How to Keep a Long-Distance FIFO Relationship Strong

Long-distance relationships can be really hard for couples. They face problems like changes in family life, dealing with parenting issues, missing each other, and getting used to being together again when they’re apart for work, which is known as Fly In, Fly Out (FIFO).

Choosing to work FIFO is not an easy decision. It involves thinking about good job opportunities and good pay, but it also means dealing with problems in your relationship and family life. Sometimes, FIFO workers take a job that pays well or helps them gain experience in their field. But this choice can also mean giving up personal things and having emotional problems for both you and your partner.

Looking at statistics for FIFO relationships can be tough. About one-third of partners have mental health problems, and the same number also feel really worn out.

But for many couples, a long-distance relationship can actually make their connection stronger and more rewarding. It helps you grow as an individual and as a couple. This advice for long-distance relationships can help you and your partner through the tough times and create a happier future together.

Make the Most of Your Communication

It may sound obvious, but talking to each other is really important in any relationship, especially if you’re often apart.

In today’s digital age, there are many ways to stay connected and talk effectively, even when you’re far away. You can plan phone calls or even watch movies together online. The key is to agree on when to talk and stick to your plans.

In any relationship, it’s important to express what you need and want clearly if you want those needs to be met. Distance and tiredness can make communication harder when your partner is away a lot. Setting aside time each week for a “State of our Union meeting” is a practical way to talk about any problems, show appreciation, and resolve any issues before the next week begins.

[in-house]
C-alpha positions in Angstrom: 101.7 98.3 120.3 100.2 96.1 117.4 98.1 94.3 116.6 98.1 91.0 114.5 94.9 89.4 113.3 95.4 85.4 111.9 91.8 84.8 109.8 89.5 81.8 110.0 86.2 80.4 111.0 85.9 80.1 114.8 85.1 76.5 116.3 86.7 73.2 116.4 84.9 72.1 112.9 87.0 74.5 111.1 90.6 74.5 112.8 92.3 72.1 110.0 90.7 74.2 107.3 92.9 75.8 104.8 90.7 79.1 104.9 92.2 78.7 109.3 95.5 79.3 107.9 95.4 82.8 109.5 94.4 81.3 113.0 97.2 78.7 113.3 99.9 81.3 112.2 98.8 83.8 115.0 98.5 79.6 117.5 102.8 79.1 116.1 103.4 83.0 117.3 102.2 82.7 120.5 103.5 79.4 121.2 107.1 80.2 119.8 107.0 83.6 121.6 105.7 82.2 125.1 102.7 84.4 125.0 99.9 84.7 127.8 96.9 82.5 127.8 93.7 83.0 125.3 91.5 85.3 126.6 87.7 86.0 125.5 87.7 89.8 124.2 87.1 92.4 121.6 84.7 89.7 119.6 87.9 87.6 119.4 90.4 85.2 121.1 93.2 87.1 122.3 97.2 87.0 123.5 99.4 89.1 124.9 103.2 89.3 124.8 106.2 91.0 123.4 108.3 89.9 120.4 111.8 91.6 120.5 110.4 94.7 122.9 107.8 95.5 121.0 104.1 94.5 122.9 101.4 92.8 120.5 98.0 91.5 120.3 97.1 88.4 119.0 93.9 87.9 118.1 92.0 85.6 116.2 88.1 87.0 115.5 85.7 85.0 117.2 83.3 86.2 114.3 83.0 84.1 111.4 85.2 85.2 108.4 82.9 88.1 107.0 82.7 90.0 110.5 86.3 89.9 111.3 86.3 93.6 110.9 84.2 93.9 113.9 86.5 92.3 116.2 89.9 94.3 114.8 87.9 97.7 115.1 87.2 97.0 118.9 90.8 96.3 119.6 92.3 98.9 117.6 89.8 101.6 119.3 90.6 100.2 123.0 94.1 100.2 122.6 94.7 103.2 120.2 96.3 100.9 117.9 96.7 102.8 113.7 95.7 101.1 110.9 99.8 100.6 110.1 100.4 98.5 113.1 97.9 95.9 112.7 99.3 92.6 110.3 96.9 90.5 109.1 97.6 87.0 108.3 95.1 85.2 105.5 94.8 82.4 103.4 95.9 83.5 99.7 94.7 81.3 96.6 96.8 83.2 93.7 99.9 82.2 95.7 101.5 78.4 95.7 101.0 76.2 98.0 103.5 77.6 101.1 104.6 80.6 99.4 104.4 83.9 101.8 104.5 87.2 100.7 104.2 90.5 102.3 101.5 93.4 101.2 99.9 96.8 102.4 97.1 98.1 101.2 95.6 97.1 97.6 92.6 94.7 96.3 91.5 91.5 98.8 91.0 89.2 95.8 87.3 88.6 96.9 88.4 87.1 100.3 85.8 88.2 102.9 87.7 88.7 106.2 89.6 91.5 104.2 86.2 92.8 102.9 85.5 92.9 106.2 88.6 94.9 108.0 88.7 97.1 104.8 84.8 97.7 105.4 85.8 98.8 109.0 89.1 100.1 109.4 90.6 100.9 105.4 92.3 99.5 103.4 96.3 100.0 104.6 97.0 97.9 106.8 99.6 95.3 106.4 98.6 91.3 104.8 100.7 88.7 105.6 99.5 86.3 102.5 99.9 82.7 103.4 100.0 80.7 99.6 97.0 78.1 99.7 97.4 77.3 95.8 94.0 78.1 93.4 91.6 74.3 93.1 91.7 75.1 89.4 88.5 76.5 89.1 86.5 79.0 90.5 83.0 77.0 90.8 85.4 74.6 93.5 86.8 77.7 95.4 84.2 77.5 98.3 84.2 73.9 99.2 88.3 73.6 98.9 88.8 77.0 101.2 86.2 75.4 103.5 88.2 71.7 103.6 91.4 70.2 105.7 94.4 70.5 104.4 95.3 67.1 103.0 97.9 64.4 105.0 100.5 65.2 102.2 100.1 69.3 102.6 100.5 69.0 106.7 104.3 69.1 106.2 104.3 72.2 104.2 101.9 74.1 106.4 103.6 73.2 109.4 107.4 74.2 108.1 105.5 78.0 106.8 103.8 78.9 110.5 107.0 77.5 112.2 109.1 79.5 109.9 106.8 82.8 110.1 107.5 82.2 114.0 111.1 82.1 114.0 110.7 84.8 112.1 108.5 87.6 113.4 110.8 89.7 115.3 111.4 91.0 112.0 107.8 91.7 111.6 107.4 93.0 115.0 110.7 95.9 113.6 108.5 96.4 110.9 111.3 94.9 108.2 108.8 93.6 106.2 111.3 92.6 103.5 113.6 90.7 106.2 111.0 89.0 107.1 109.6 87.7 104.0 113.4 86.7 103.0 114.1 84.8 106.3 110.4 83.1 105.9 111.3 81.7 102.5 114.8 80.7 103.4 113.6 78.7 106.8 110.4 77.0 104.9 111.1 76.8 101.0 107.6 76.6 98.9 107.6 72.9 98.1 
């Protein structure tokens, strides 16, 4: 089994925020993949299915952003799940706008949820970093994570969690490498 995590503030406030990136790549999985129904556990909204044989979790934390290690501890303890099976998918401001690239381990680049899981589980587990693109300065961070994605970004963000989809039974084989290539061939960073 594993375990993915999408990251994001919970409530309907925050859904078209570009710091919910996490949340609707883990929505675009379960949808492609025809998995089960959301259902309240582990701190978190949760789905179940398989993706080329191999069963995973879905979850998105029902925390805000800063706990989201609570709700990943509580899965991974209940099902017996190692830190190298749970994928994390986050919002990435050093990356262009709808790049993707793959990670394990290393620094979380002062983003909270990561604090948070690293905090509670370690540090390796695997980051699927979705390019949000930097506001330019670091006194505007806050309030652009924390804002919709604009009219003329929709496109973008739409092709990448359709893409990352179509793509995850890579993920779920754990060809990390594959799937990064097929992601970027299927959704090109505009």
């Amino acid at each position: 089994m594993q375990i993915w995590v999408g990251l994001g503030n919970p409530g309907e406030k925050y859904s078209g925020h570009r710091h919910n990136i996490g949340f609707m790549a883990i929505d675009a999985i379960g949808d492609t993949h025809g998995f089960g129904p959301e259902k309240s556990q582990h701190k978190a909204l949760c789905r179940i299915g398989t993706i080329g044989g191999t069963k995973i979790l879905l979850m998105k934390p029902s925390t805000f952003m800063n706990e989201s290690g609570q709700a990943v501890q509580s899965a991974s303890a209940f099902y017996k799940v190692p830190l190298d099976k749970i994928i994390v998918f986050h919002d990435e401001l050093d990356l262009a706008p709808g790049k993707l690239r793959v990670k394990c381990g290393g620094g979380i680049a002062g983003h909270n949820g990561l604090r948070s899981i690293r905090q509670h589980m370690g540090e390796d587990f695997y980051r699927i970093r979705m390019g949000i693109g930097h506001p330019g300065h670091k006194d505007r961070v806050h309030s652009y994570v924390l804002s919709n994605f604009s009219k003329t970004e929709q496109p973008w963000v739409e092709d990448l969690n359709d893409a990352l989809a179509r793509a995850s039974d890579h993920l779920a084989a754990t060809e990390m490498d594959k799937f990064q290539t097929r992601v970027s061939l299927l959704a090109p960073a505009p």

Recognize Each Other’s Experiences (Especially When They’re Different!)

In a long-distance relationship, both people have very different experiences. For the partner at home, it can be tough managing work and family all alone. It’s important to listen to your partner and understand how they feel without feeling like you have to defend your work choices or solve all their problems. This helps you stay emotionally connected.

Long work days can be exhausting for the partner who’s away and make you feel isolated from your partner, family, and friends. Sometimes, you might feel closer to the people you work and live with for months than your own partner and kids.

It’s good to let your partner know what you appreciate about them to stay connected across the distance and when you’re back together. You can try the “3 x I Appreciates” activity once a week. It’s a time for each of you to say three specific things you appreciate about the other person. Make sure to be specific; it makes the appreciation more meaningful. Here are some examples:

Instead of saying, “I appreciate you being kind,” say, “I appreciate that you listened to me the other day and were kind in the way you spoke to me.” Instead of saying, “I appreciate you helping with the housework,” say, “I appreciate that you picked up all the clothes and did the laundry yesterday.” Instead of saying, “I appreciate your help with the kids at night,” say, “I appreciate that you gave the kids a bath and read them a bedtime story when you were home.”

Encourage Your Partner’s Growth

In a good relationship, both people have their own interests and personal growth. It’s important to be curious and interested in what your partner is up to. Ask them about their hobbies, how they feel about it, and what they like most about it. When you show interest in what they do, your partner feels like you care and support them.

Setting boundaries is also important in any relationship. Some people find it easy to say what their boundaries are, while others struggle with it.

Give Time to Adjust to Family Life Again

How the partner who’s been away transitions back into family life can affect how things go during their time back home. Both of you need to understand that each person needs some time to switch from work and being alone with the kids to being together as a family.

Start the “transition back home” the day before the flight back. Have a phone call to talk about what each of you wants or needs during the first 24-48 hours together. Be open to compromising and recognizing that both of you might have different feelings when you first reunite. Will you pick up your partner at the airport? Will the kids be there too? What’s important about the welcome when the partner who’s been away returns home (if there’s no airport pickup)? What’s the most important thing the partner at home needs help with on the first day or evening back?

For the partner who’s been away, consider having some quiet time during the flight home to get back into your role as a partner and parent. For the partner at home, think about how you’d like to be welcomed back into the family after being away and make space for that to happen.


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